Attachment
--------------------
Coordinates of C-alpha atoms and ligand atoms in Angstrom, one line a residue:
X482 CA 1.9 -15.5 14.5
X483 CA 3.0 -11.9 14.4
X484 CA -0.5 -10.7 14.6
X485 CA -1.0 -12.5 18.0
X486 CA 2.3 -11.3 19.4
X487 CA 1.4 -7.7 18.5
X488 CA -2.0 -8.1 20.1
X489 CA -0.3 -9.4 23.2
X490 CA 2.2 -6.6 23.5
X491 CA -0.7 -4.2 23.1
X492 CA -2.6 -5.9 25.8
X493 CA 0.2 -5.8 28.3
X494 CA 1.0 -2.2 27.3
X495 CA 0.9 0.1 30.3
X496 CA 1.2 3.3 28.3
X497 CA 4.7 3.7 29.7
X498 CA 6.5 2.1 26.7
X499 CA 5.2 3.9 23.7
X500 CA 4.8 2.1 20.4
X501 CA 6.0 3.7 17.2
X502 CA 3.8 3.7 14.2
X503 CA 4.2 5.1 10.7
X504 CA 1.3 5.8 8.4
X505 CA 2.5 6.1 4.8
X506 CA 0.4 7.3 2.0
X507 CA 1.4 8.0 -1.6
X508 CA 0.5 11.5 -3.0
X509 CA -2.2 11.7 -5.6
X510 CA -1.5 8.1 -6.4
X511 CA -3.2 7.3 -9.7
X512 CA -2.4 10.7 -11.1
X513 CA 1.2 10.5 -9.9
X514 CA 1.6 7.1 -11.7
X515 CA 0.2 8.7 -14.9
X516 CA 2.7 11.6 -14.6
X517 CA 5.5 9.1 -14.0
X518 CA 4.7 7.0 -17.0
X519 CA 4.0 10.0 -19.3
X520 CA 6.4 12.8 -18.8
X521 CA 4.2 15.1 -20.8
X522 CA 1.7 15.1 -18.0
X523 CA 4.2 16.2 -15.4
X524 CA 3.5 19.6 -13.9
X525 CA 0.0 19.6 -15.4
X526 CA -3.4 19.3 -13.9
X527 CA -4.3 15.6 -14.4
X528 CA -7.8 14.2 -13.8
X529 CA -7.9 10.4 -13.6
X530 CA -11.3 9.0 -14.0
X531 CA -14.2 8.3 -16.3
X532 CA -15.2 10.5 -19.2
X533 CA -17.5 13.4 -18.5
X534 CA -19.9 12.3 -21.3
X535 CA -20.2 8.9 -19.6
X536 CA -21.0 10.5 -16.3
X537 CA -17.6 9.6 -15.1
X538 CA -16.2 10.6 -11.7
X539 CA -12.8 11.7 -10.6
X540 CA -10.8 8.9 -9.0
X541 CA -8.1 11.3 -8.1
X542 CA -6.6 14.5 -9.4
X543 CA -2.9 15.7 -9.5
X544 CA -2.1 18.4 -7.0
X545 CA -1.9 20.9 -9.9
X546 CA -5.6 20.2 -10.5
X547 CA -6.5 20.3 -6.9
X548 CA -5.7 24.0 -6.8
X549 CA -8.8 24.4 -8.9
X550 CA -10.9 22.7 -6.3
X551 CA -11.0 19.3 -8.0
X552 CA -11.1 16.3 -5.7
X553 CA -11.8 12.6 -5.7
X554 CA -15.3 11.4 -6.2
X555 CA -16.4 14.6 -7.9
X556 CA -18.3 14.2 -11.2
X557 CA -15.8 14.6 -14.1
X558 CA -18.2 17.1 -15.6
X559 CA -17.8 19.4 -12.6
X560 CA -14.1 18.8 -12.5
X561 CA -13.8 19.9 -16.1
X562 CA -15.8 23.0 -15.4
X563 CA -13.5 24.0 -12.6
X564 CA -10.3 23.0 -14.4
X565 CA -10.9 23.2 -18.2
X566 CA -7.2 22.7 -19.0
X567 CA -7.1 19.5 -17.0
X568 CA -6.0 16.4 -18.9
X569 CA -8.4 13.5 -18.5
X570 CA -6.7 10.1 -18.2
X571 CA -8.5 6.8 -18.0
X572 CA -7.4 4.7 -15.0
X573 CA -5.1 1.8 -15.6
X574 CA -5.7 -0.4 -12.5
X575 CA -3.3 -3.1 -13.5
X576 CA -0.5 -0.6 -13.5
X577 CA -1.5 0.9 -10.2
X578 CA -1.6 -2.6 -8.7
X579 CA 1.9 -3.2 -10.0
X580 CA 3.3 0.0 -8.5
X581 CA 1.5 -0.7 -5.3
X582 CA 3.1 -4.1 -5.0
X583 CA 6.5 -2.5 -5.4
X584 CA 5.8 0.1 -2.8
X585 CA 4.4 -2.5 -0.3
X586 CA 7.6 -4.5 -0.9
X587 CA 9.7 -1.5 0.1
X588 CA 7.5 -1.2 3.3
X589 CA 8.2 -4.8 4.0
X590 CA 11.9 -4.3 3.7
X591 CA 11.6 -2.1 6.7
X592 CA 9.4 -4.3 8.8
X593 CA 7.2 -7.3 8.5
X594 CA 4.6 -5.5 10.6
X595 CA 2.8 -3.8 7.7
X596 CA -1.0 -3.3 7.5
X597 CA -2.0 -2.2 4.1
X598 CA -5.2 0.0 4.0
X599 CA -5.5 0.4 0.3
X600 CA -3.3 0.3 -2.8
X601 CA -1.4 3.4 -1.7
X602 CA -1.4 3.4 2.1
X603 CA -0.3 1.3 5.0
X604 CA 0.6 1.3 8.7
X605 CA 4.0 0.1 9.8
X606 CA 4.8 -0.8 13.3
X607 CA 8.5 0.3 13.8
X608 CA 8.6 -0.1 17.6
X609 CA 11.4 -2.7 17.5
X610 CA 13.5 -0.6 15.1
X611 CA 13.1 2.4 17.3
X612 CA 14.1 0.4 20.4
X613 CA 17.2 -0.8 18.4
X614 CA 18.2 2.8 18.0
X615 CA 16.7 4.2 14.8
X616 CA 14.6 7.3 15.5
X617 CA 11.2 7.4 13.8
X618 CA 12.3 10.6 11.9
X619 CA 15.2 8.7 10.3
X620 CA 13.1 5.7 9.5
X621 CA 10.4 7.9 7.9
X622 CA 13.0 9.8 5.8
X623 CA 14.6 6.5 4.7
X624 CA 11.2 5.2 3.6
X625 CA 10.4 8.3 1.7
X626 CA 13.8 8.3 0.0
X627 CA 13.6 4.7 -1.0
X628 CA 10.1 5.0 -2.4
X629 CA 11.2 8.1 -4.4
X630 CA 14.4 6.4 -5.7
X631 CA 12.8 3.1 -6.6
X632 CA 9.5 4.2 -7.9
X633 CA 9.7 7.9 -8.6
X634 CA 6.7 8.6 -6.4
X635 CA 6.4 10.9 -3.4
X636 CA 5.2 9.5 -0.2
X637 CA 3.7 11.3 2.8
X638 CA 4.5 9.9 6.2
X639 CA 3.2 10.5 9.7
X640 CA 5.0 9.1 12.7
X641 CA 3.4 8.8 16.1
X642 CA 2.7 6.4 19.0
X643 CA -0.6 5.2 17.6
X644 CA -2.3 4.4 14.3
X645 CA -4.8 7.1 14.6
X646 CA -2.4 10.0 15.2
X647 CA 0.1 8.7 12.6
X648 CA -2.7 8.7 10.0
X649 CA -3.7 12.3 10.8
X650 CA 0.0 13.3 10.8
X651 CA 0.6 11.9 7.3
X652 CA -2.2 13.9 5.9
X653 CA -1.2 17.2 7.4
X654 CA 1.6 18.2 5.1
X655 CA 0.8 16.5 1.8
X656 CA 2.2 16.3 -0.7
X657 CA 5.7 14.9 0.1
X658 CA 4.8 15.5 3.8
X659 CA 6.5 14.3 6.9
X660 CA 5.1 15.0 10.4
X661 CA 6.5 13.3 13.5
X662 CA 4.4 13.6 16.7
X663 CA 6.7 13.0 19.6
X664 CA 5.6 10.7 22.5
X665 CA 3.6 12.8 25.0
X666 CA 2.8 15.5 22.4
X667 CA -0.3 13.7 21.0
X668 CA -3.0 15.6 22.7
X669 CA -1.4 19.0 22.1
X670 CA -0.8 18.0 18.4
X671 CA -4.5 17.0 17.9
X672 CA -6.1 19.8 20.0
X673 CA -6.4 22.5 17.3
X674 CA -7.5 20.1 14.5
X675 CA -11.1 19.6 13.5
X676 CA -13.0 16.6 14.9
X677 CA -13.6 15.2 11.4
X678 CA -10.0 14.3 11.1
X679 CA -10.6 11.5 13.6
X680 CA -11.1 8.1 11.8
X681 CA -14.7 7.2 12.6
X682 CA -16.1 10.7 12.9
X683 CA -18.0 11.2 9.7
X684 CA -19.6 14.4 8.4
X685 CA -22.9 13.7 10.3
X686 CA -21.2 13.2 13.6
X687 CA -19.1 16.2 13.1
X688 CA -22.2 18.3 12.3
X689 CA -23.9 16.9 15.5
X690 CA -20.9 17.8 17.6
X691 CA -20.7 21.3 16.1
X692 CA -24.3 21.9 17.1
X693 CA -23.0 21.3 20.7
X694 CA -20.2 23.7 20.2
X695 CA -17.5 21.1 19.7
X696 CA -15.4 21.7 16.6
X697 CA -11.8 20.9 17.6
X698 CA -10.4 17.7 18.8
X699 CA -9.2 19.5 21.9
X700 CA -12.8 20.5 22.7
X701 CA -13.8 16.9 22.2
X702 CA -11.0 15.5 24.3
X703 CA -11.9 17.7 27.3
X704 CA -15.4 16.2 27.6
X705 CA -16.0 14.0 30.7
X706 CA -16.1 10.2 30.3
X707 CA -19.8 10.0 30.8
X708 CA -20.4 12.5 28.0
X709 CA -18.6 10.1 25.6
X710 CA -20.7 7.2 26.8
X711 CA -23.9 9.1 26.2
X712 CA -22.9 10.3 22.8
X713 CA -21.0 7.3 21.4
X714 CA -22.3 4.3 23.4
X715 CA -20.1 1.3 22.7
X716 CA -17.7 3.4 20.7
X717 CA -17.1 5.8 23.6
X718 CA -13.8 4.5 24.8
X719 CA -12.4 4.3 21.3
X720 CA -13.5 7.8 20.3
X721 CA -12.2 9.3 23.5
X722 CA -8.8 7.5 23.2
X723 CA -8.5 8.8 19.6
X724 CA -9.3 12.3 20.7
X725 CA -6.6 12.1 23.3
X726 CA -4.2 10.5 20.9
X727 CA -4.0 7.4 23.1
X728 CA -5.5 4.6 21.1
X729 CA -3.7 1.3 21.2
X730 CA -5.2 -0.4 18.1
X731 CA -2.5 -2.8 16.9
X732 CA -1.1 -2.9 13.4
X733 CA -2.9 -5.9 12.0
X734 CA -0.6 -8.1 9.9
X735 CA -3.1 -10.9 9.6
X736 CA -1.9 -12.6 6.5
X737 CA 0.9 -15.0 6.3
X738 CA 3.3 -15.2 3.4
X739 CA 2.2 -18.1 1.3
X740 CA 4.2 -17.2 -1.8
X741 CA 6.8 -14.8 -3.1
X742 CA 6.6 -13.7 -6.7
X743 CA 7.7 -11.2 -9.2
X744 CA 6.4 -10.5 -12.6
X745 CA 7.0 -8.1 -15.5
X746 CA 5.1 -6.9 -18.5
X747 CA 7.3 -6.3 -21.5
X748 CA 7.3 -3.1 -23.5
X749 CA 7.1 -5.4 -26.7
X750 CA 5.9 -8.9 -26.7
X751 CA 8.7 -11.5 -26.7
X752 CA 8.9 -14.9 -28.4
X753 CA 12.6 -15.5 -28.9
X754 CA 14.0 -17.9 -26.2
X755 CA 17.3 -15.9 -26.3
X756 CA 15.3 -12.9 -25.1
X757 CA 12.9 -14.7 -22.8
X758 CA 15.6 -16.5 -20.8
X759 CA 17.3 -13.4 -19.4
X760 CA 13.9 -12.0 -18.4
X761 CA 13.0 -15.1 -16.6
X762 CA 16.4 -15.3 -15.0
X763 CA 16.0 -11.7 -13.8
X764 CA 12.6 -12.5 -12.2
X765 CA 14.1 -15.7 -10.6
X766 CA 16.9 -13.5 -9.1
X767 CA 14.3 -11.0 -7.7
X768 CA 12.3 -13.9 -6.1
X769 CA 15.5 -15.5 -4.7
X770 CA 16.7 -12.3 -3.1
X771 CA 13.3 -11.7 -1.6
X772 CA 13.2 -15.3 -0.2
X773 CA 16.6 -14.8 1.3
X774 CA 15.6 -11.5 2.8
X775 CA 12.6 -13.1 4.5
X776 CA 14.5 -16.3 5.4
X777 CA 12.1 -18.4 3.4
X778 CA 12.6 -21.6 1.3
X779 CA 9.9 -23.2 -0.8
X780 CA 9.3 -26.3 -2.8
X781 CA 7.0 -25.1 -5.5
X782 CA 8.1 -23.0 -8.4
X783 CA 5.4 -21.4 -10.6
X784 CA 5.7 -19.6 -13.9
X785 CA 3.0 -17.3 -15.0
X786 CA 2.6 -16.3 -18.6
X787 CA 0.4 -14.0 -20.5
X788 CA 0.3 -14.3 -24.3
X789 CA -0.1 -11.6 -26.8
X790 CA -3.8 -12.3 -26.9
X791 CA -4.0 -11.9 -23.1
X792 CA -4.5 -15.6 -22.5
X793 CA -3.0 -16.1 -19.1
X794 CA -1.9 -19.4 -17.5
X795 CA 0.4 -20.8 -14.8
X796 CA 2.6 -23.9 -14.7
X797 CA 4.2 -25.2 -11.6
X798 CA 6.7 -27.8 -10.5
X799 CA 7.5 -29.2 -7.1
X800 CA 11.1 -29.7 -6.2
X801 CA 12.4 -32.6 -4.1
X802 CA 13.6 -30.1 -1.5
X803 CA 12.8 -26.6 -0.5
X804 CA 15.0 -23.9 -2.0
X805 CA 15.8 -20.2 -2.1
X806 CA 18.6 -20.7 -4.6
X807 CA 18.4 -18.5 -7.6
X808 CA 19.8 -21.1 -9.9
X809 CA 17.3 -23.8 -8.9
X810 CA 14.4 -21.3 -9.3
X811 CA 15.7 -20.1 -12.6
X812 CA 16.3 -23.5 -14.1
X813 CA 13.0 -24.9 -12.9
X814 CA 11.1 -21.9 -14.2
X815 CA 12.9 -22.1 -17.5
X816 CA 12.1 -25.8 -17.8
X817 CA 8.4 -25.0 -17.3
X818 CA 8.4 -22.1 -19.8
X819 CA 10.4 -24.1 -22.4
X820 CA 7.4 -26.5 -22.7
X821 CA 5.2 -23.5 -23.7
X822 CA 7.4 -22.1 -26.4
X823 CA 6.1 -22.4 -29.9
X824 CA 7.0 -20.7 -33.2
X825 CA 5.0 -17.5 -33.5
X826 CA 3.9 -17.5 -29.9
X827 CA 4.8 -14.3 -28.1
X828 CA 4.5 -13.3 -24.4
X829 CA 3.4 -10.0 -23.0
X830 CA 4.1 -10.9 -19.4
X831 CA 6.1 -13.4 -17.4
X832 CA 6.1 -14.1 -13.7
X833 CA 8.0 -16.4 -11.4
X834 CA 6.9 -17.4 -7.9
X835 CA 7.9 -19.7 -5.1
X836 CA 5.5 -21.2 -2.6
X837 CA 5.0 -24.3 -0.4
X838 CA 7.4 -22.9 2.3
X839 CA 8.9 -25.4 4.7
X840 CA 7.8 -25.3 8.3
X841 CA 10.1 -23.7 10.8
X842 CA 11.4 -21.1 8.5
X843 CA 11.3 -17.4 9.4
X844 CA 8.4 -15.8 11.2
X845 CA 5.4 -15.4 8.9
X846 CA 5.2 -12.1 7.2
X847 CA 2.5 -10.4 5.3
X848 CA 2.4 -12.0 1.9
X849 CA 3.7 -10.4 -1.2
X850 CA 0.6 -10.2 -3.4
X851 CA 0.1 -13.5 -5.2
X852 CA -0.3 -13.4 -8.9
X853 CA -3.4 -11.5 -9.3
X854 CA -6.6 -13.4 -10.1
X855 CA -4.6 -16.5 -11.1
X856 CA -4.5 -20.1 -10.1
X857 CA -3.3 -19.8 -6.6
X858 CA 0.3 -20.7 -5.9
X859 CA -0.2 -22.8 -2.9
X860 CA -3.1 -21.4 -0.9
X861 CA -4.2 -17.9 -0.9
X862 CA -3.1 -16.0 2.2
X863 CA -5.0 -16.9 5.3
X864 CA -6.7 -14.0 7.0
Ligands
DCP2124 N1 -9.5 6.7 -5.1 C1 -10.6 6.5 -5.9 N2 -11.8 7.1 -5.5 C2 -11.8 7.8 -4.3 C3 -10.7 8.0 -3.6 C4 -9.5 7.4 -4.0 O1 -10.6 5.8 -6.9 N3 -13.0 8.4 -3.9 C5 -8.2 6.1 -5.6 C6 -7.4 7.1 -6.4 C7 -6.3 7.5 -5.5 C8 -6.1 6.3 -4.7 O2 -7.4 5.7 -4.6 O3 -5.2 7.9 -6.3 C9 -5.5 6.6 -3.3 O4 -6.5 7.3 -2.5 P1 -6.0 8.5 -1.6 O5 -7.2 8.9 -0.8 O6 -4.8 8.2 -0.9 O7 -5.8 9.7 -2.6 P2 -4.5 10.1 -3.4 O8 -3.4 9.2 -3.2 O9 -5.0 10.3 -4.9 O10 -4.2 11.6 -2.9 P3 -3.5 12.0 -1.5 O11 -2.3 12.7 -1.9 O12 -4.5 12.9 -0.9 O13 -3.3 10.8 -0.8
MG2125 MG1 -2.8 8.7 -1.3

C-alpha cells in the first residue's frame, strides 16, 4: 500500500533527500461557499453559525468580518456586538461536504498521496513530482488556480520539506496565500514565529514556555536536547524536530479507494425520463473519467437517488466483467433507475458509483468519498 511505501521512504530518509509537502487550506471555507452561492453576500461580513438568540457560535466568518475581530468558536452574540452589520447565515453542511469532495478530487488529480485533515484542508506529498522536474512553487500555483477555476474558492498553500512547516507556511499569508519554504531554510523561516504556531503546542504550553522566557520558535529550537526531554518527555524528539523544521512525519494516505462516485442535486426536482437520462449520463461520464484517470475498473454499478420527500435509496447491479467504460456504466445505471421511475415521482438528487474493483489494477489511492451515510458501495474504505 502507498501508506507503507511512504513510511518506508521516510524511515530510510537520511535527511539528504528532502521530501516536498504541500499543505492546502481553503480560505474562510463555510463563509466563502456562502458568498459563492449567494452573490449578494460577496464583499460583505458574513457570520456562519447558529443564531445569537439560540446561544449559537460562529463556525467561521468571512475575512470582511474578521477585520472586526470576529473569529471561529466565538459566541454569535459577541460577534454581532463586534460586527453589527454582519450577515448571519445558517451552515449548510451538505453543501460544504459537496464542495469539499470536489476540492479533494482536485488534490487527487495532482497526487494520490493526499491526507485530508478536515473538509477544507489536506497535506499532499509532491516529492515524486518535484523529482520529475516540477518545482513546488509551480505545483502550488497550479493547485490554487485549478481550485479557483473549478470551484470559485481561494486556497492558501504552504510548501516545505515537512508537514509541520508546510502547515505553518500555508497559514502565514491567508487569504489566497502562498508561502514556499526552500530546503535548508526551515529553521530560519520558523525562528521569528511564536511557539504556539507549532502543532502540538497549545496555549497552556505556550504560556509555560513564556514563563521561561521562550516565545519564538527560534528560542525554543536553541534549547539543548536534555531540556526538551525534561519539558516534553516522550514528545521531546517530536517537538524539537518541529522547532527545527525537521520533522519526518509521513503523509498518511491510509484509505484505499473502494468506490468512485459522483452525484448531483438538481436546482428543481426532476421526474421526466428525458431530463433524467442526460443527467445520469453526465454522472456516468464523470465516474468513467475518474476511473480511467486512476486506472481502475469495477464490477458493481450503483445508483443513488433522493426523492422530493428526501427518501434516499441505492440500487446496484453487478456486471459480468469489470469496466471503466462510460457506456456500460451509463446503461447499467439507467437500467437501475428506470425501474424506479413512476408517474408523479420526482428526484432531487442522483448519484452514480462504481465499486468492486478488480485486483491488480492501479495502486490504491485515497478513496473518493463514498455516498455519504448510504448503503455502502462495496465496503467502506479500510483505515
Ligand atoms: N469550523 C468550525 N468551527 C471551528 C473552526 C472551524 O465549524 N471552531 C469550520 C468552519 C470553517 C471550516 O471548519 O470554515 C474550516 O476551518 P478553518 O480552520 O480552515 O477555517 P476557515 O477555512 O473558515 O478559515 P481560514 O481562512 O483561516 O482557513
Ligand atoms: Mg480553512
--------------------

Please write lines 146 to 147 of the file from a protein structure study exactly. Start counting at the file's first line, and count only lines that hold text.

X626 CA 13.8 8.3 0.0
X627 CA 13.6 4.7 -1.0